- The Washington Times - Saturday, March 15, 2008

TEHRAN (AP) — Hard-liners allied with President Mahmoud Ahmadinejad took a small lead in Iran’s parliamentary elections, according to partial results early today, but reformists showed strength in some cities where the clerical leadership allowed them to compete.

Reformist leaders had been pushing for Iranians to vote yesterday, hoping to prevent a sweep by Mr. Ahmadinejad’s allies after the country’s clerics threw many liberal candidates out of the race.

Results early today from 18 contests — out of 290 seats at stake — showed the hard-liners winning 11 provincial cities, reformists six and moderates one, the official IRNA and semi-official Fars news agencies reported. However, the returns were insufficient to determine a solid trend.

Despite the partial returns early today, final results will take days.

According to reformist leaders, their candidates were allowed to run in only about 90 of the races after their ranks were dramatically cut by the clerical disqualifications.

Many Iranians who support liberal reforms spent the day deliberating with friends and family, going back and forth between two options: vote and give legitimacy to an election many of them saw as unfair, or boycott and ensure an even stronger conservative domination of parliament.

IRNA quoted Interior Ministry officials as saying that the turnout was estimated between 55 to 65 percent, up from the 51 percent in 2004 elections.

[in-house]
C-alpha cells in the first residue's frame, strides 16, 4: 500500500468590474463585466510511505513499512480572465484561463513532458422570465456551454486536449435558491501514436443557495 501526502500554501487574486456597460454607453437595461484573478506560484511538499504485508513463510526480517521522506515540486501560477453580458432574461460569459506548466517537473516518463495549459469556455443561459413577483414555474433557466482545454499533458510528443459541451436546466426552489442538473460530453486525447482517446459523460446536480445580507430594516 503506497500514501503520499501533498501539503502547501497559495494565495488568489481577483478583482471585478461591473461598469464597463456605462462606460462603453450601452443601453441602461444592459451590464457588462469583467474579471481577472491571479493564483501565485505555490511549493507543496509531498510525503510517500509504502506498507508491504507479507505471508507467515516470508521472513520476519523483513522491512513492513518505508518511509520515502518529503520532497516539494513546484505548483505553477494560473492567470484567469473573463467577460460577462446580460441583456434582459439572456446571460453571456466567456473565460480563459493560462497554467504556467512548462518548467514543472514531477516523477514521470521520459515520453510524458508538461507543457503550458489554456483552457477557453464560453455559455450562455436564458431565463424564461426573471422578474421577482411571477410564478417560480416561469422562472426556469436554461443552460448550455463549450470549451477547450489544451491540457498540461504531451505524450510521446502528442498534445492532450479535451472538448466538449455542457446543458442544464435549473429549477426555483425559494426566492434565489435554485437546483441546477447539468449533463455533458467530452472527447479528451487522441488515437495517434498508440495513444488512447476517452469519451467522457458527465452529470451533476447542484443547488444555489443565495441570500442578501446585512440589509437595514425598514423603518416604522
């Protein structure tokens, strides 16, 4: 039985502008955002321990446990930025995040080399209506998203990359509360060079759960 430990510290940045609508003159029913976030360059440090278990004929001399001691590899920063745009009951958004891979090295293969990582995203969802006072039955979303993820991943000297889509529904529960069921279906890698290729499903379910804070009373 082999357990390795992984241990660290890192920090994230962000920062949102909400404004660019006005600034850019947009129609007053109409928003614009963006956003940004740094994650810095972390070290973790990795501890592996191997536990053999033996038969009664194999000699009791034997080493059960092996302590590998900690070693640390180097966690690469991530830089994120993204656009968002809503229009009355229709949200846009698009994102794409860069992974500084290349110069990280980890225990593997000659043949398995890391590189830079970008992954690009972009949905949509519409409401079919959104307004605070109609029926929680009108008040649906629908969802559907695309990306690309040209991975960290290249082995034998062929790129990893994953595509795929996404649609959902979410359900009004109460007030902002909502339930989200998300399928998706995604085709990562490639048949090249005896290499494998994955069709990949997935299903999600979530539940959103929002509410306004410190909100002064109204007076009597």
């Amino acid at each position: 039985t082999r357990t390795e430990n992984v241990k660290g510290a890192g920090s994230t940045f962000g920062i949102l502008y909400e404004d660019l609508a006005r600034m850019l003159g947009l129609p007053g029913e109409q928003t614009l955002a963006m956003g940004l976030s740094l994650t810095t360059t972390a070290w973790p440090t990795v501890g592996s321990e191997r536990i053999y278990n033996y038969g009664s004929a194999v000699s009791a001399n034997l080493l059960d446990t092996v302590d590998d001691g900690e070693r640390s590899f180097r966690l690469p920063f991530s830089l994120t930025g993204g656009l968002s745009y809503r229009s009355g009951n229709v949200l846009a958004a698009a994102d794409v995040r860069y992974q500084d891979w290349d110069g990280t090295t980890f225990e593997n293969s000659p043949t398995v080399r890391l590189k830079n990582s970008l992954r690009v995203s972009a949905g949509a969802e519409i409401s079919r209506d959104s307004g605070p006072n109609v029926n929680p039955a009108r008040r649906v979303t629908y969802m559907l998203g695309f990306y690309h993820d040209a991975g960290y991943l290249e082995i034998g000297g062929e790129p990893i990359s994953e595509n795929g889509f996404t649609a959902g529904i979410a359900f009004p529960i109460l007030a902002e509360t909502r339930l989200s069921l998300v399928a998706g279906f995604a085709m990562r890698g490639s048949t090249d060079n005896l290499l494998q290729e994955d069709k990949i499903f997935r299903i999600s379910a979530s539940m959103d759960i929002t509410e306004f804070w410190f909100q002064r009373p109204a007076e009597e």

Former President Akbar Hashemi Rafsanjani, a member of the clerical leadership seen as a top rival of Mr. Ahmadinejad, tried to persuade those discouraged by the disqualifications to vote.

“To be reluctant and say ‘Why should we participate in the election?’ is a kind of self-destruction,” said Mr. Rafsanjani, according to the state news agency. “This will lead to the absence of their favorite candidates in the council.”

Perhaps the more crucial test will be of Mr. Ahmadinejad’s support among conservatives. Some have become disillusioned with the president since he came to office in 2005 and have formed a slate of candidates competing against a list of supporters of the president.

Conservative critics say Mr. Ahmadinejad has fumbled efforts to fix the economy of this oil-rich nation — hit by high inflation, unemployment and fuel shortages. They blame his fiery manner for worsening the standoff with the West, bringing on U.N. sanctions over Iran’s nuclear program.

Ahead of the vote, Supreme Leader Ayatollah Ali Khamenei — who has final say on political issues in Iran — appeared to give his support to the Ahmadinejad camp. He urged Iranians to elect the candidates the United States opposes and “whose loyalties are to Islam and justice.”

In Washington, State Department spokesman Sean McCormack criticized the elections, saying “in essence the results … are cooked. They are cooked in the sense that the Iranian people were not able to vote for a full range of people.”

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